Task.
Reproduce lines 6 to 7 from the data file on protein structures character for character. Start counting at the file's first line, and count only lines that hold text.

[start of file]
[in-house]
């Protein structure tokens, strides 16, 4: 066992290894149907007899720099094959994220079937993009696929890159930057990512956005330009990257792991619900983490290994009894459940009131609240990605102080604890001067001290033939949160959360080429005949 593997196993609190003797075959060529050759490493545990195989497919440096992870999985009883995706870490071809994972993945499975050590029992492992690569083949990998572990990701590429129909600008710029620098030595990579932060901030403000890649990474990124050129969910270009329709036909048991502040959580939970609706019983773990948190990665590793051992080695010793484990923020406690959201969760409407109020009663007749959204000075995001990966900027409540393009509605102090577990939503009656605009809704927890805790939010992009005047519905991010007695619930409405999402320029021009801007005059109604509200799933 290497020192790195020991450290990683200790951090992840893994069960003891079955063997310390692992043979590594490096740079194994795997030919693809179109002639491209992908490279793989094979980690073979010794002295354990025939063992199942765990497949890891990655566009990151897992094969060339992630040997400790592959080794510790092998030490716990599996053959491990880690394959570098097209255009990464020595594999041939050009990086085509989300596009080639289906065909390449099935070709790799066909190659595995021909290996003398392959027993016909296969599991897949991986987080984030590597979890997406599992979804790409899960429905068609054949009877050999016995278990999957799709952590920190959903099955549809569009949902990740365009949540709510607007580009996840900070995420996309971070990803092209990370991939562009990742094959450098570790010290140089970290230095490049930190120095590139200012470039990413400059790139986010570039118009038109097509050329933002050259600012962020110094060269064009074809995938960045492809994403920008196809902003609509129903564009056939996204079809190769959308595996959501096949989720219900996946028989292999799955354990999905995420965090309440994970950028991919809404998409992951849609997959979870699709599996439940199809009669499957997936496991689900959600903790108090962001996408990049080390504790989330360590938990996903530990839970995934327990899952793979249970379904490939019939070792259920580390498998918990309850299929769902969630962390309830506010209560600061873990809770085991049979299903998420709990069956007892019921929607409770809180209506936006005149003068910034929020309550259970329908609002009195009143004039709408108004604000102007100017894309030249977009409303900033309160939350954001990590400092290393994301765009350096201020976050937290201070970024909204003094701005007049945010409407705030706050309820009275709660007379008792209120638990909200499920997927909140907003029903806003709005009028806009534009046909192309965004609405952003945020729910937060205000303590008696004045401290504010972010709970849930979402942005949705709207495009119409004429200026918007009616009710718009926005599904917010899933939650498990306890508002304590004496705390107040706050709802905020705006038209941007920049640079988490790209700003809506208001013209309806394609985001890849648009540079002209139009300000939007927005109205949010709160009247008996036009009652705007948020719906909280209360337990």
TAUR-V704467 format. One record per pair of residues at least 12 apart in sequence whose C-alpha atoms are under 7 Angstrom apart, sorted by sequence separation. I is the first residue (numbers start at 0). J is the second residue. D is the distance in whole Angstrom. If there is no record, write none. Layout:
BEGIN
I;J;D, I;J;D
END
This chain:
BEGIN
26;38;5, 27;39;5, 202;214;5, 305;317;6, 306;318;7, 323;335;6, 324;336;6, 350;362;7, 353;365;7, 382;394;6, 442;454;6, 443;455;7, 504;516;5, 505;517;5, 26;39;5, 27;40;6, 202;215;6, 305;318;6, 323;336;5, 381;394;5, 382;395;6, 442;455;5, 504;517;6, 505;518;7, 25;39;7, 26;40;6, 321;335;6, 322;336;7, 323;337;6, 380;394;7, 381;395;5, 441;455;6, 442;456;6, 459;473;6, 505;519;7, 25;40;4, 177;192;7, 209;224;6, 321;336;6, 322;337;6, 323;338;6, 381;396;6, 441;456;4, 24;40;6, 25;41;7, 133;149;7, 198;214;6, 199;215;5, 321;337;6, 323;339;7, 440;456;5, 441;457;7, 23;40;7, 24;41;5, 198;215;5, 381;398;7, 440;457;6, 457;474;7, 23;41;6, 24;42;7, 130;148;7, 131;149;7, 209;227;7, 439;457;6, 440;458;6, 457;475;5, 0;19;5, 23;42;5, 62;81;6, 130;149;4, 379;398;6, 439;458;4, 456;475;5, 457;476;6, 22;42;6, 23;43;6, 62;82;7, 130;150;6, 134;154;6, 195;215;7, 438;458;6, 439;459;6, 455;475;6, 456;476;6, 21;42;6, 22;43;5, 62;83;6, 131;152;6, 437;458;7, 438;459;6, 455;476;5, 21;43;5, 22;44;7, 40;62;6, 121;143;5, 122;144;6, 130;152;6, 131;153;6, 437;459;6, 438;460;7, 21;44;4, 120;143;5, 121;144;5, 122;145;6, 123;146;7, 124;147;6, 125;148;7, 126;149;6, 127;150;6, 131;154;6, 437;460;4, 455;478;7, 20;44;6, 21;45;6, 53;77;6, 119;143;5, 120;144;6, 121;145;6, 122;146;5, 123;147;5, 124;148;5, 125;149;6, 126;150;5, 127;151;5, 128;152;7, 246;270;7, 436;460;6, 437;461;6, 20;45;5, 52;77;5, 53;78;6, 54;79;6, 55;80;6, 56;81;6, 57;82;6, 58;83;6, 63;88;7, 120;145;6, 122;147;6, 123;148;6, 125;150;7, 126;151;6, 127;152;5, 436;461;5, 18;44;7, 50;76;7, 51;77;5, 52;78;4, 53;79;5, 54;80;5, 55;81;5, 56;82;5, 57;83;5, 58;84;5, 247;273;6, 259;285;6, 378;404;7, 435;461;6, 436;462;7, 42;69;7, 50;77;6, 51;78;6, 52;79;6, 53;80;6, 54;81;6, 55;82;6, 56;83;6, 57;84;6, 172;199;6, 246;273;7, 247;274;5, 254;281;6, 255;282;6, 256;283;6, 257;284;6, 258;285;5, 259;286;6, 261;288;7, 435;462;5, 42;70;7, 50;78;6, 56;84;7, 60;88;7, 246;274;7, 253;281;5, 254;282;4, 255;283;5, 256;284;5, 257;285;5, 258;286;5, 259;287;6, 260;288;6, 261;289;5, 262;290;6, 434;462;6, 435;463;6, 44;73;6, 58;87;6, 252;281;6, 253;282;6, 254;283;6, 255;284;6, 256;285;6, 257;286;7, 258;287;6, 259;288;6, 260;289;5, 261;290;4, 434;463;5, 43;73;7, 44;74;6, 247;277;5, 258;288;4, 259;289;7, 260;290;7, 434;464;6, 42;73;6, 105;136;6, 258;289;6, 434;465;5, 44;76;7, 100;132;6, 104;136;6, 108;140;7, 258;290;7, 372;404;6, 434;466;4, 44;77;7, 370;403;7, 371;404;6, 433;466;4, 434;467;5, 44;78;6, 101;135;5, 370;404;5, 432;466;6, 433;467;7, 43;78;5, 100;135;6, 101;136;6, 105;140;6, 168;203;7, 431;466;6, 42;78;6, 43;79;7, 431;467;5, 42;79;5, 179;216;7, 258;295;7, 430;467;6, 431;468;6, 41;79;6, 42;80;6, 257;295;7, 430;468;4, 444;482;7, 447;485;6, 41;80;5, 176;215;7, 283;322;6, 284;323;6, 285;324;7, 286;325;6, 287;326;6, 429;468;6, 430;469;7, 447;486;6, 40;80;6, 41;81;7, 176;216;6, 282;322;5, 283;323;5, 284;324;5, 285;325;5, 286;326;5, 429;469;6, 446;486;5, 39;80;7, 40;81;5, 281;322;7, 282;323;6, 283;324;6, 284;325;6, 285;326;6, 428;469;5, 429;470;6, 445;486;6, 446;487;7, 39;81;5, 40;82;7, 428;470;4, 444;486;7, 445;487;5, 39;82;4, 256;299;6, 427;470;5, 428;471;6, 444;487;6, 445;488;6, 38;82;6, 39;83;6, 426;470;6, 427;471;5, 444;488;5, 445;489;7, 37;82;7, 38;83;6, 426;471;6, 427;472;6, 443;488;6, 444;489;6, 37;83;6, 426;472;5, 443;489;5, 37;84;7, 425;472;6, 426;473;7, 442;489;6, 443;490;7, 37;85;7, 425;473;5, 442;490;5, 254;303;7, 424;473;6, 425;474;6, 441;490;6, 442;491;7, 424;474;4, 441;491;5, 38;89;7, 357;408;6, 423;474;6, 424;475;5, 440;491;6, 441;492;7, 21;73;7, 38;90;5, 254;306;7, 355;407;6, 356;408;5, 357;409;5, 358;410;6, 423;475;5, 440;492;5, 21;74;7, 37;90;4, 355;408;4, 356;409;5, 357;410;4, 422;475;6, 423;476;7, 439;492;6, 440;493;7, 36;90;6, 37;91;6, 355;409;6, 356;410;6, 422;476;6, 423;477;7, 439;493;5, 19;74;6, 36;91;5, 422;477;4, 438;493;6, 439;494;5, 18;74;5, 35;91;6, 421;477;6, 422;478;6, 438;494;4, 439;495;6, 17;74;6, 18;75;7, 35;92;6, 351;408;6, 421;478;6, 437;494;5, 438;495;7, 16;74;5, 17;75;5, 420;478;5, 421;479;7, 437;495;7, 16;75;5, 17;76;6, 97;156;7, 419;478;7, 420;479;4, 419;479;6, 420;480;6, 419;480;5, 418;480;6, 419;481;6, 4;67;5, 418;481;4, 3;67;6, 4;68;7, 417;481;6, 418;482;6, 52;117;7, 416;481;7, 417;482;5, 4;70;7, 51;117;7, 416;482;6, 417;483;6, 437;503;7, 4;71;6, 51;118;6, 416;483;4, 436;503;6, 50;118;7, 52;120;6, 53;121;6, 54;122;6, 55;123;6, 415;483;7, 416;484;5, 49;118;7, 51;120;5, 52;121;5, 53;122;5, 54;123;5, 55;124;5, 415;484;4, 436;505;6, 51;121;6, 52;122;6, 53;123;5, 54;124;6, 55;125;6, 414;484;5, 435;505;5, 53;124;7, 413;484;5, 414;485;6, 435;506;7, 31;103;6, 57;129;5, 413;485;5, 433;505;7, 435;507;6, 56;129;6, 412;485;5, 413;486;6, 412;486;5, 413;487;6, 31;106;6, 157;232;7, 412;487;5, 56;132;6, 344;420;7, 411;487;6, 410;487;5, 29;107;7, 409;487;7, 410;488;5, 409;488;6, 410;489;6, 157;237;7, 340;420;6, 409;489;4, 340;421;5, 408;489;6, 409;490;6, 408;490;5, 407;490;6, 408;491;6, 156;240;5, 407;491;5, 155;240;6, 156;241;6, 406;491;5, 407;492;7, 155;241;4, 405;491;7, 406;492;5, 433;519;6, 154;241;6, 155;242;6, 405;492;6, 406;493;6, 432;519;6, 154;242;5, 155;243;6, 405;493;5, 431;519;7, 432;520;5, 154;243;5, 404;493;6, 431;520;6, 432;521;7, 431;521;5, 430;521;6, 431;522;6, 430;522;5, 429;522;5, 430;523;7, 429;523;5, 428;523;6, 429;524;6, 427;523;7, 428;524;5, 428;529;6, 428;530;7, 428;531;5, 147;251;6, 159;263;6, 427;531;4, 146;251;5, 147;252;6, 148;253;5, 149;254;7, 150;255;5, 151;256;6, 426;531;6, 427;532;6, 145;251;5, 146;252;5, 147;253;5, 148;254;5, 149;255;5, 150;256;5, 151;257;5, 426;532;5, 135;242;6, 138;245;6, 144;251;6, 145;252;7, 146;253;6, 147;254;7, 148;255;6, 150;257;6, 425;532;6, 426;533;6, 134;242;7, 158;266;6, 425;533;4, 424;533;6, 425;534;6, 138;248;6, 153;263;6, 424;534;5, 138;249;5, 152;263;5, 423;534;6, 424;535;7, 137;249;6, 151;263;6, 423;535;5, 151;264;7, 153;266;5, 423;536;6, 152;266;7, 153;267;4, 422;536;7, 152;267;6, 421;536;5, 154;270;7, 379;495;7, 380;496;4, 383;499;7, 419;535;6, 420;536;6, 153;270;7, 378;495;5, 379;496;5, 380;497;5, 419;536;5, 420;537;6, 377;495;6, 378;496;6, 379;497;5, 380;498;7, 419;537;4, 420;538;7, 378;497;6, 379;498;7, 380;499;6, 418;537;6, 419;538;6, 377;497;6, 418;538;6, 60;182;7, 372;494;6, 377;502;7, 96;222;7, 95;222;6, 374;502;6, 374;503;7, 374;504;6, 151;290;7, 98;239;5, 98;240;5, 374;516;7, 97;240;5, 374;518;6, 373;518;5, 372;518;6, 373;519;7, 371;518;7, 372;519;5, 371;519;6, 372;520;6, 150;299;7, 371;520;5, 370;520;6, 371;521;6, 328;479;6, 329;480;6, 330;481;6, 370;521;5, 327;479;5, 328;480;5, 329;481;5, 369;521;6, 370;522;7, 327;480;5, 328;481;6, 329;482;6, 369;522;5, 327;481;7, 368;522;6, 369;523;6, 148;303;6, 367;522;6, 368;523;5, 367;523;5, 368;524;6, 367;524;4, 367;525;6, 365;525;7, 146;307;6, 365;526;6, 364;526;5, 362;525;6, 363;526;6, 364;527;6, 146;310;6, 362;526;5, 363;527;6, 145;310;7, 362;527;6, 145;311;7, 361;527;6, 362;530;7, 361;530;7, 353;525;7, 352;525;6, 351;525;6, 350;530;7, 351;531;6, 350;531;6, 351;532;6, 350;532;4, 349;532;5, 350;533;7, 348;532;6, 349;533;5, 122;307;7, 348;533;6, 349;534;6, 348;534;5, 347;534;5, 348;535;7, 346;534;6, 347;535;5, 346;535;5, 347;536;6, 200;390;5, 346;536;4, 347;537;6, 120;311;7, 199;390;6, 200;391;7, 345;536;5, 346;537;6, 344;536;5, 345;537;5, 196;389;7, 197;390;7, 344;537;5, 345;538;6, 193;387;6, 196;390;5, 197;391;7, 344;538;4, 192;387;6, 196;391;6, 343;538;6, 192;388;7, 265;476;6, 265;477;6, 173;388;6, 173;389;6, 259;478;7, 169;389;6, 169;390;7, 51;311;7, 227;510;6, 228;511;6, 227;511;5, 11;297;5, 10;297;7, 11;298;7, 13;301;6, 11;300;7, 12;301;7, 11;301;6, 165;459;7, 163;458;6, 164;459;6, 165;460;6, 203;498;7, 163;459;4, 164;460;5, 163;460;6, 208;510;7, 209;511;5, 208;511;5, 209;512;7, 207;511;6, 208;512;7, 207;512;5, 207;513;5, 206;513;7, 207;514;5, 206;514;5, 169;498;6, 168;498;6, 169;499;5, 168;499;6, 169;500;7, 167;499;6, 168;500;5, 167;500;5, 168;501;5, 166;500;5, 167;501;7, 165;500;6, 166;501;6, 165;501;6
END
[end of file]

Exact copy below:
END
This chain: